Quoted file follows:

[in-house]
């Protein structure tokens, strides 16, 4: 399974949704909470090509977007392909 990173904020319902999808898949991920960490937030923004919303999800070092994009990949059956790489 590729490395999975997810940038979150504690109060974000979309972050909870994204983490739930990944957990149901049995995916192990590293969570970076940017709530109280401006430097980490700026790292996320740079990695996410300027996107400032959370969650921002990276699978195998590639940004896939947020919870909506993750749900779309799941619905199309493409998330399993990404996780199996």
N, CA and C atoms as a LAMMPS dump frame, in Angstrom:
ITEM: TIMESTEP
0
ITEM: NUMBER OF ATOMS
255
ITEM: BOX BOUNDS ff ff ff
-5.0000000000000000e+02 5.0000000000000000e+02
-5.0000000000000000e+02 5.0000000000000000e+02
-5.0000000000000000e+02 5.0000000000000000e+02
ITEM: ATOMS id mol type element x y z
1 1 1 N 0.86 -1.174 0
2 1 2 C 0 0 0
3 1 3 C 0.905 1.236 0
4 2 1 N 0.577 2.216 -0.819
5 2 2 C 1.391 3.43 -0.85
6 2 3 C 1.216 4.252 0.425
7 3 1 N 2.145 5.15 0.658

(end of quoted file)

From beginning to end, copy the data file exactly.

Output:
[in-house]
């Protein structure tokens, strides 16, 4: 399974949704909470090509977007392909 990173904020319902999808898949991920960490937030923004919303999800070092994009990949059956790489 590729490395999975997810940038979150504690109060974000979309972050909870994204983490739930990944957990149901049995995916192990590293969570970076940017709530109280401006430097980490700026790292996320740079990695996410300027996107400032959370969650921002990276699978195998590639940004896939947020919870909506993750749900779309799941619905199309493409998330399993990404996780199996």
N, CA and C atoms as a LAMMPS dump frame, in Angstrom:
ITEM: TIMESTEP
0
ITEM: NUMBER OF ATOMS
255
ITEM: BOX BOUNDS ff ff ff
-5.0000000000000000e+02 5.0000000000000000e+02
-5.0000000000000000e+02 5.0000000000000000e+02
-5.0000000000000000e+02 5.0000000000000000e+02
ITEM: ATOMS id mol type element x y z
1 1 1 N 0.86 -1.174 0
2 1 2 C 0 0 0
3 1 3 C 0.905 1.236 0
4 2 1 N 0.577 2.216 -0.819
5 2 2 C 1.391 3.43 -0.85
6 2 3 C 1.216 4.252 0.425
7 3 1 N 2.145 5.15 0.658